[1] https://en.m.wikipedia.org/wiki/Library_Freedom_Project

it would be very hard to become a university librarian without a master’s degree in library science, and a lot of subject librarians will have two master’s degrees! librarians are a great time-saving tool if you have serious research needs.

Even ordinary city libraries can often help with reading lists.

Absolutely! I didn't mean for my comment to be limited to college libraries, though that's probably how it came across. I first learned to appreciate them growing up in the days when the internet was in its early infancy & even if there'd been good online resources, I was too poor for a computer anyway. My town library was pretty decent, and even had remote access to some of the early content databases.

> “Google can bring you back 100,000 answers,” as the writer Neil Gaiman once said. “A librarian can bring you back the right one.”

I only did one year of law school, but taking this piece of advice (swap in Lexis/WestLaw/Bloomberg for Google) was a massive win. The librarians at the law library were so knowledgeable, and there was no rule against them using prior experience with the exact question to help the student out. They could also understand why you wanted a particular source.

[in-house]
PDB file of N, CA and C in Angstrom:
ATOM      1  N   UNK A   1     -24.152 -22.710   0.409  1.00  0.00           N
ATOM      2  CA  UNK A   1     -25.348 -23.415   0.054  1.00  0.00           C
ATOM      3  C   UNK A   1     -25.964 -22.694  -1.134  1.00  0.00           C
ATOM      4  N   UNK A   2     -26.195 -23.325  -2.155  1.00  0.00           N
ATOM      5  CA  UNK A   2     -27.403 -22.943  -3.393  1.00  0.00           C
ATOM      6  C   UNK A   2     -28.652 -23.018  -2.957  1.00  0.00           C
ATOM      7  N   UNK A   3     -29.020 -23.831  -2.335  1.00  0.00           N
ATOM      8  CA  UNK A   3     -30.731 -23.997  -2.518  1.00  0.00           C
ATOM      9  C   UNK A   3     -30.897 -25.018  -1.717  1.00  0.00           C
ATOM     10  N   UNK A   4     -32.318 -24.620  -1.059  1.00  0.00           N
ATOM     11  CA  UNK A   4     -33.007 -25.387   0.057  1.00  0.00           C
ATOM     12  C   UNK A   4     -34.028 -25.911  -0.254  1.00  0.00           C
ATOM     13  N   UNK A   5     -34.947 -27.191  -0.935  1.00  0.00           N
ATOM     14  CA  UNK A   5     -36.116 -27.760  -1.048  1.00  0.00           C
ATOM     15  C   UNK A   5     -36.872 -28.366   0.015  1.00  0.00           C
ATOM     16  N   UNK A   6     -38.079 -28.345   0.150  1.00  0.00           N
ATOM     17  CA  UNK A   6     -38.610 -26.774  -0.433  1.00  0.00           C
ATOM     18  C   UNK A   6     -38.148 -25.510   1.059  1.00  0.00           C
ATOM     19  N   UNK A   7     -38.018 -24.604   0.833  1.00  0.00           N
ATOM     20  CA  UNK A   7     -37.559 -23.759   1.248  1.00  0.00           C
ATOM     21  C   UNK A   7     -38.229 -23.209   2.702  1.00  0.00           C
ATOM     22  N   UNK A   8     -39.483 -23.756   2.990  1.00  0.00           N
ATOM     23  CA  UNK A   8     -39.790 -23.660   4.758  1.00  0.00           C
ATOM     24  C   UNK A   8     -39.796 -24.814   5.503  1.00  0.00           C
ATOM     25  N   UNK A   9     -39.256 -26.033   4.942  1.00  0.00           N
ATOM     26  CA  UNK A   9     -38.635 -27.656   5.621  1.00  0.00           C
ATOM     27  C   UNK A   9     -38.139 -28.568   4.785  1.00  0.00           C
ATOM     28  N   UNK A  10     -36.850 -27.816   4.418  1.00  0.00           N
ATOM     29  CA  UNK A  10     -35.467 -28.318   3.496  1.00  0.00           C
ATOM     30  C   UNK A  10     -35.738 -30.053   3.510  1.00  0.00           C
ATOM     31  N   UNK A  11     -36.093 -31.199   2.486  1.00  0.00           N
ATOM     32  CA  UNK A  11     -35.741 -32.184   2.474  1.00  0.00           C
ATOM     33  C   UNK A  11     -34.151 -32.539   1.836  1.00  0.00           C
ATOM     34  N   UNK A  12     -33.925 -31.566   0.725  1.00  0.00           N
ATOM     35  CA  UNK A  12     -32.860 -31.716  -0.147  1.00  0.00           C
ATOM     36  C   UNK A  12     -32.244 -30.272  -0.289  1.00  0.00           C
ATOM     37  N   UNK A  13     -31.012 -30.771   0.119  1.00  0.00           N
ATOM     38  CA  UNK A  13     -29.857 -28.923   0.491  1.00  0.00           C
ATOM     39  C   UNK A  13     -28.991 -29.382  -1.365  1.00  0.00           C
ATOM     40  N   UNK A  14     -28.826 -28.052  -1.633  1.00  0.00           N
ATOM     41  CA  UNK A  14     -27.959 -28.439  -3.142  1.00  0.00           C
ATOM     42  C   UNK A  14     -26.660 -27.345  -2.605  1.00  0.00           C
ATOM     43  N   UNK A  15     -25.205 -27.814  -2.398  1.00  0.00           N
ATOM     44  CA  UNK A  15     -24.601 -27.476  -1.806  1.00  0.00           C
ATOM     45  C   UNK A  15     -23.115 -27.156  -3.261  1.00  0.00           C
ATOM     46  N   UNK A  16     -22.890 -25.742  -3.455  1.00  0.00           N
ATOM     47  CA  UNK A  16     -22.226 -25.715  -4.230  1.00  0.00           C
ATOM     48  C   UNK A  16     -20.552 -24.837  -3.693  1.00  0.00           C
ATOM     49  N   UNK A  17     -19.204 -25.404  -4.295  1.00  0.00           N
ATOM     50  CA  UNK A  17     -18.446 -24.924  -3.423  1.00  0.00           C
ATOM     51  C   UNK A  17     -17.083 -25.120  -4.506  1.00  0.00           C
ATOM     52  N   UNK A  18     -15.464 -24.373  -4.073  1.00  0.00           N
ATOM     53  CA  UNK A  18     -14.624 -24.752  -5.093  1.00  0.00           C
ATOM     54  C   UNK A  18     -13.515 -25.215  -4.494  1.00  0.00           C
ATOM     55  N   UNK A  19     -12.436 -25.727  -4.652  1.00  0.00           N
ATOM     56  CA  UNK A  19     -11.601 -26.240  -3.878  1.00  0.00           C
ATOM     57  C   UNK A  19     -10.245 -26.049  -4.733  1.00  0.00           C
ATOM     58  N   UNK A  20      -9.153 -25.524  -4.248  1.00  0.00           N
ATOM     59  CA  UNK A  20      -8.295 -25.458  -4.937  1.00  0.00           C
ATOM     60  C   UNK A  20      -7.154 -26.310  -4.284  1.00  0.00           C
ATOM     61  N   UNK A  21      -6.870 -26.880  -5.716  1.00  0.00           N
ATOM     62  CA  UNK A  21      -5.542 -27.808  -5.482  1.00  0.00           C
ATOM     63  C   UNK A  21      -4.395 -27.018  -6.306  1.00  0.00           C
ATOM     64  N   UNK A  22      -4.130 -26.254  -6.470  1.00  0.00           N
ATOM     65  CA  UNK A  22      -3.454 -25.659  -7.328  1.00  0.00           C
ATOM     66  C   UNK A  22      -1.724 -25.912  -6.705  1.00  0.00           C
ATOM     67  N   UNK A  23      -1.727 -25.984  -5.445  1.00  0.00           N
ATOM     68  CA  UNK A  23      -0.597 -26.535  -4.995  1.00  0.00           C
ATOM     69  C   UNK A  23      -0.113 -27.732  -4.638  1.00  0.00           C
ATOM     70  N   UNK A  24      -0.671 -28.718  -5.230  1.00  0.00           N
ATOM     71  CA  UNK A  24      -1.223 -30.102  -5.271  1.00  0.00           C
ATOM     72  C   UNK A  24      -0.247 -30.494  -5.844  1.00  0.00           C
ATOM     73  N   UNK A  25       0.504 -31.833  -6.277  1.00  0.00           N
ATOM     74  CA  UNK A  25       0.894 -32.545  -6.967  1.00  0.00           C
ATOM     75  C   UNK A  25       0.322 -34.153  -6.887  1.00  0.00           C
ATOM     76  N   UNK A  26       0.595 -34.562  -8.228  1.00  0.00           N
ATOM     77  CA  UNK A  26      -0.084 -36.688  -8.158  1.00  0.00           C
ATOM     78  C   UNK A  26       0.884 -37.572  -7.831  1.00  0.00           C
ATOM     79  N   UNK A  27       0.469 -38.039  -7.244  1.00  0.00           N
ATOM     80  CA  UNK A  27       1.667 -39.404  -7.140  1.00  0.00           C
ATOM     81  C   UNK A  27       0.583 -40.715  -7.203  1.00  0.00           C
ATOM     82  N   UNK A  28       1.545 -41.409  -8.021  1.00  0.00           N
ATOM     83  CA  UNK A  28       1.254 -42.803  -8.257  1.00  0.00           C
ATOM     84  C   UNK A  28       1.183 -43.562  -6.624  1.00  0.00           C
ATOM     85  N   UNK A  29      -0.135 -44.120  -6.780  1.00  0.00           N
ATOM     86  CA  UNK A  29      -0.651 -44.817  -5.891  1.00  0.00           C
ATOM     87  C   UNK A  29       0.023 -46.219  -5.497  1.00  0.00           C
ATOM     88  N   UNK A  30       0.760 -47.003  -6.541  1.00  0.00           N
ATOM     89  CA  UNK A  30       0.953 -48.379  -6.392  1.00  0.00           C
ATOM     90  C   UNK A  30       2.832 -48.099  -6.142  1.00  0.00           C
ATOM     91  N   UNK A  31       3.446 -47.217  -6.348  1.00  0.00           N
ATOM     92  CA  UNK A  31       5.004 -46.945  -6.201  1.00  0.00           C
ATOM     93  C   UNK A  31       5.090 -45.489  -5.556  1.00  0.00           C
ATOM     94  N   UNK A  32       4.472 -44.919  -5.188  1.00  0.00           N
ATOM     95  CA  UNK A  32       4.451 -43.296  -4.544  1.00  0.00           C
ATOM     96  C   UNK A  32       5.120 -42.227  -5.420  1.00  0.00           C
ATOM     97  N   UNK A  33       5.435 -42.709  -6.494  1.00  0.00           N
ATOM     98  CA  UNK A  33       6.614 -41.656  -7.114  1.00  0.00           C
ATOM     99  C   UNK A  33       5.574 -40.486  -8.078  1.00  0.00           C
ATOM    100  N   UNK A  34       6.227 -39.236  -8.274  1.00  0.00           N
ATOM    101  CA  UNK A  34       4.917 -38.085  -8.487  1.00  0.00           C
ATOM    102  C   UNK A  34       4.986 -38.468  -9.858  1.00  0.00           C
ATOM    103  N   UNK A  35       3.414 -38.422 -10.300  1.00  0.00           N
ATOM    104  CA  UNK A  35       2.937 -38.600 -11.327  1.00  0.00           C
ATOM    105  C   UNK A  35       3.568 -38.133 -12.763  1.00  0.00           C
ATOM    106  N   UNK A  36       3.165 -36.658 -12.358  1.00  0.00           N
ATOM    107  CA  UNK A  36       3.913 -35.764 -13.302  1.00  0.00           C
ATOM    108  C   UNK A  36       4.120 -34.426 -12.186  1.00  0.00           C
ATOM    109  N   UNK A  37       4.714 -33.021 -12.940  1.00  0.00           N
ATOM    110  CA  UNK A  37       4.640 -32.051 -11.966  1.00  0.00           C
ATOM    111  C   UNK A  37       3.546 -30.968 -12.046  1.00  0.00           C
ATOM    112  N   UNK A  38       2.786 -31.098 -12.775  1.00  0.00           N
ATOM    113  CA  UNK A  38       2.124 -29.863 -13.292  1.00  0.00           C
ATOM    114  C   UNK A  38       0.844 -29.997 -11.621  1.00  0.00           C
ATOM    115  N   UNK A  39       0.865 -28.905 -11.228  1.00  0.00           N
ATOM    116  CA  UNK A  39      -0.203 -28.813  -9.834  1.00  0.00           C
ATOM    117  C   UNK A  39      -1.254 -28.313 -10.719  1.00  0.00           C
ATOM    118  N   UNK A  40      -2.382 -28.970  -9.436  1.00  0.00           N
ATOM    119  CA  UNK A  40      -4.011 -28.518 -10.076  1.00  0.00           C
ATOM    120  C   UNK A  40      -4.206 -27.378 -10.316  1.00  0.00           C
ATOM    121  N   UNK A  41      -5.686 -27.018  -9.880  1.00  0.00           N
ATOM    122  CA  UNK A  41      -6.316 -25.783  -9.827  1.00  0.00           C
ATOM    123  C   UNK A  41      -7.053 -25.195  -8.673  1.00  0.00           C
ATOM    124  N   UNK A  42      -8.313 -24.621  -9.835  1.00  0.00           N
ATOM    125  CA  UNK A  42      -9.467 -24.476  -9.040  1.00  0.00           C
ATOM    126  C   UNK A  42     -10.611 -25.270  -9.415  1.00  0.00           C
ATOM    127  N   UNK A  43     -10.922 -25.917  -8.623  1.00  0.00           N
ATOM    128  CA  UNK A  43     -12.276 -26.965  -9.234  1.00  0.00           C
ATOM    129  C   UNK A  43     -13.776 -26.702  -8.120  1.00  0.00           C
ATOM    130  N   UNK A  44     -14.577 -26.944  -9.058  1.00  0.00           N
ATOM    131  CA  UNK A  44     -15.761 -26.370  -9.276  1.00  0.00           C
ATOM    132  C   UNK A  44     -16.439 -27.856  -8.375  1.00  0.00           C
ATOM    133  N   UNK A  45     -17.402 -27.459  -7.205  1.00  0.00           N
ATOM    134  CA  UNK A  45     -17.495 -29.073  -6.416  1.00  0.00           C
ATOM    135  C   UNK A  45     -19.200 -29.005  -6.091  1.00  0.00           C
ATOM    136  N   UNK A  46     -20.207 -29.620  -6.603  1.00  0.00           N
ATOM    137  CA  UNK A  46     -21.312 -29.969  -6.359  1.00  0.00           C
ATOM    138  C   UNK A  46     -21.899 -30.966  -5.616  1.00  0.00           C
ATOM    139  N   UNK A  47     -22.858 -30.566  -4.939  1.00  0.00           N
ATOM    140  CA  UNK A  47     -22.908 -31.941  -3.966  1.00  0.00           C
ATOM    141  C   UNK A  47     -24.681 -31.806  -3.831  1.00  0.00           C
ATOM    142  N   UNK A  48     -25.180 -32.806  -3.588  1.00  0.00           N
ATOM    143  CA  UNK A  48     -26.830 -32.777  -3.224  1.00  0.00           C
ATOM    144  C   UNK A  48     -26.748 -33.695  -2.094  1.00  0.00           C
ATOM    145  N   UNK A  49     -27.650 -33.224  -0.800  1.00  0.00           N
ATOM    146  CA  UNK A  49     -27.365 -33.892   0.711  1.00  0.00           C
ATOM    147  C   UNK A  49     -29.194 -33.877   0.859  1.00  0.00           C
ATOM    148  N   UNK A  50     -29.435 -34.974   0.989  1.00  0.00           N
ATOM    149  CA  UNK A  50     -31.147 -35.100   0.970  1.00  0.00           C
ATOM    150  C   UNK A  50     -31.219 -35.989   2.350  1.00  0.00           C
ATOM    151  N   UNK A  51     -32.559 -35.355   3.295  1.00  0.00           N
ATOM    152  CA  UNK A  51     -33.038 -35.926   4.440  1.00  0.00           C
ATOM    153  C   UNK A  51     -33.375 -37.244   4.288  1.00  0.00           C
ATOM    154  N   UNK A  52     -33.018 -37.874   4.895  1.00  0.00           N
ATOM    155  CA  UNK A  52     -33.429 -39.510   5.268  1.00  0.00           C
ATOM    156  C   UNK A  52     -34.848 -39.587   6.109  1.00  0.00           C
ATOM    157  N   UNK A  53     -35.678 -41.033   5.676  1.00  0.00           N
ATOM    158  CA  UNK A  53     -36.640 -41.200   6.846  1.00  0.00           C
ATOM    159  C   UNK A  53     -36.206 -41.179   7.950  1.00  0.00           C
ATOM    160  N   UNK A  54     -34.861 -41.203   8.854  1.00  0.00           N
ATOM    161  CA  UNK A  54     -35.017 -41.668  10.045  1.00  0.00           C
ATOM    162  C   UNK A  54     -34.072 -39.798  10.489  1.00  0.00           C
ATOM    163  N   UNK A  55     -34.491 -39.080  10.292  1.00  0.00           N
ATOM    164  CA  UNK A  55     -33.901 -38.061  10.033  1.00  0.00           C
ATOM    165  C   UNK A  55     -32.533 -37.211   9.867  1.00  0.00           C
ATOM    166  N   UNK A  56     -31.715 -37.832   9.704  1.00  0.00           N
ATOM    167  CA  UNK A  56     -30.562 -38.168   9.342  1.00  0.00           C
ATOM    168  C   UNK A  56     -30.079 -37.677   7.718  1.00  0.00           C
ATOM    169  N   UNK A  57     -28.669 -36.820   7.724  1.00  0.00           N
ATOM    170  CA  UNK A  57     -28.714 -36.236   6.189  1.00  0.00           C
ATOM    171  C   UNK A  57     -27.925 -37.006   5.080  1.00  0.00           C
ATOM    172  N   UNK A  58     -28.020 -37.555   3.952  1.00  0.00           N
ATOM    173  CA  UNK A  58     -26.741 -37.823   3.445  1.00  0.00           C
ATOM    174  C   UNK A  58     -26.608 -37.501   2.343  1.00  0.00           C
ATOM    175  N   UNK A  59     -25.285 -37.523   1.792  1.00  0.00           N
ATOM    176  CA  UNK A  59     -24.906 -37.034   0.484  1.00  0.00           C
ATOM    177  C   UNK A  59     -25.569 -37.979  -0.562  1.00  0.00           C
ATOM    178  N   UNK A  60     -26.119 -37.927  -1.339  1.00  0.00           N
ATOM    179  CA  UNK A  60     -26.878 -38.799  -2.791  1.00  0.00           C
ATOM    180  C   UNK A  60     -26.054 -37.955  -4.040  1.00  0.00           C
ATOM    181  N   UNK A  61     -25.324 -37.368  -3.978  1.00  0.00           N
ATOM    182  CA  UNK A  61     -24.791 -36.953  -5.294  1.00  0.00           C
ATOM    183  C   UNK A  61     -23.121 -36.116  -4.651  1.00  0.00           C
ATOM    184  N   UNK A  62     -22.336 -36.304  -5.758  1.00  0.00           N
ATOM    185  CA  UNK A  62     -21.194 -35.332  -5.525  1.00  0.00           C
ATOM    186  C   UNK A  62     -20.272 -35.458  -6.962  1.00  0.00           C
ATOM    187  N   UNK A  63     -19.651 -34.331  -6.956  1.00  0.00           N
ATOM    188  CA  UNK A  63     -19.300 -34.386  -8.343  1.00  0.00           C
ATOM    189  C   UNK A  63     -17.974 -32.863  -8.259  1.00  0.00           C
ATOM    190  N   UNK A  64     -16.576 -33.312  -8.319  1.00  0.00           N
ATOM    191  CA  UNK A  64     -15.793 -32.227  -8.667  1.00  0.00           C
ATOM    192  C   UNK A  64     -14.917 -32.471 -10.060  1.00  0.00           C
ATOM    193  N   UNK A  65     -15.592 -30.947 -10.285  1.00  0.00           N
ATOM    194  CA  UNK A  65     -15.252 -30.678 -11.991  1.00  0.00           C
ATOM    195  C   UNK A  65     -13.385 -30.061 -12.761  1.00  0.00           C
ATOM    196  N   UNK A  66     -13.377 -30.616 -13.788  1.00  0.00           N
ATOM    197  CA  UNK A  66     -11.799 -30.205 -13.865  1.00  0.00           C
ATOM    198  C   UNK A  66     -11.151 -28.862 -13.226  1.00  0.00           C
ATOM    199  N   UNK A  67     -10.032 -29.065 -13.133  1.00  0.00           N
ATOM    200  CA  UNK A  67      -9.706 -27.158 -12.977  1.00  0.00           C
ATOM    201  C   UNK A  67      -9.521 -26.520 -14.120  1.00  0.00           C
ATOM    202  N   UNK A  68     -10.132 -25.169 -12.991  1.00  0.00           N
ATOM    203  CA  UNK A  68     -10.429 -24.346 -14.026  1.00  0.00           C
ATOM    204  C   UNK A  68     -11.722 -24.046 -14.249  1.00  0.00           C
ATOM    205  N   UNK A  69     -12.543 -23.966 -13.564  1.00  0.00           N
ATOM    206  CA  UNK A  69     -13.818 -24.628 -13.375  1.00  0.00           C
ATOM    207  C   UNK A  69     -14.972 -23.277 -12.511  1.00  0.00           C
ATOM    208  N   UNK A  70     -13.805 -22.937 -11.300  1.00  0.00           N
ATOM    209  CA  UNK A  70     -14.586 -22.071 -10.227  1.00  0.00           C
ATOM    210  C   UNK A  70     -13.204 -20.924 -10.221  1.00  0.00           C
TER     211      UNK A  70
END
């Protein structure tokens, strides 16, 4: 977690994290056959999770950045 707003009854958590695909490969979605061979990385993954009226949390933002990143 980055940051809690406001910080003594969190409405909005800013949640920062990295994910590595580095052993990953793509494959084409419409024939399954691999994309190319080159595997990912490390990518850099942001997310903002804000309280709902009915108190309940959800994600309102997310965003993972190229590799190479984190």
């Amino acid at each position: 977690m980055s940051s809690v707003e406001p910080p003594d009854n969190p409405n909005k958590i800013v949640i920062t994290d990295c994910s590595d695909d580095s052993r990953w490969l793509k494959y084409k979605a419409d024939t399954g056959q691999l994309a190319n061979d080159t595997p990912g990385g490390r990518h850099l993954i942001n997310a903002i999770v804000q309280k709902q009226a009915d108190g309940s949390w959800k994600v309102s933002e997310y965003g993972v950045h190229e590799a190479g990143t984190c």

Example: "I'm looking for the most binding precedent for random set of issues, as well as the 10 most recent cases that discuss the issue at hand. Also, are there any other sources or cases you know of that would be particularly relevant to the issues I mentioned?"

Lexis: Can probably find most binding precedent if you're good at navigating/filtering. Can definitely get you the 10 most recent cases, but you'll have to read them all to judge how useful they are . Can definitely get you other sources, but you'll have to do a general search and read through pretty much everything to filter. This will probably take at least a day just to collect everything and filter it to what's useful.

Law librarian: Might know the right precedent off the top of their head. If not, is an expert in Lexis and can find it much faster than you. Same for recent relevant cases. For other sources, not going to be able to get you a comprehensive list, but likely immediately knows of 5-10 places that are highly likely to be relevant. This will probably take 2 hours, max.

This almost feels like cheating. If school staff is helping this deeply, are you actually learning how to research?

The tip literally came from the professor who assigned the legal writing projects, so I didn't really feel like I was cheating. The reason she gave the tip was because she was a practicing attorney who claimed to regularly consult law librarians for help researching a case.

Learning is so much more efficient and effective when helpful experts are available to consult. When students are taught 1:1 by expert tutors their typical performance is literally 2 standard deviations better than students taught in a class. https://en.wikipedia.org/wiki/Bloom%27s_2_sigma_problem

Ideally, if we could afford it, this would be how everything is learned; students would progress several times faster than they currently do.

This is one of the reasons that computer programming is such a joy to learn about. Have something you’re stuck on? Go ask on IRC (or stack overflow or a mailing list or whatever) and get an answer from an expert right away, instead of hunting around blindly for a few days.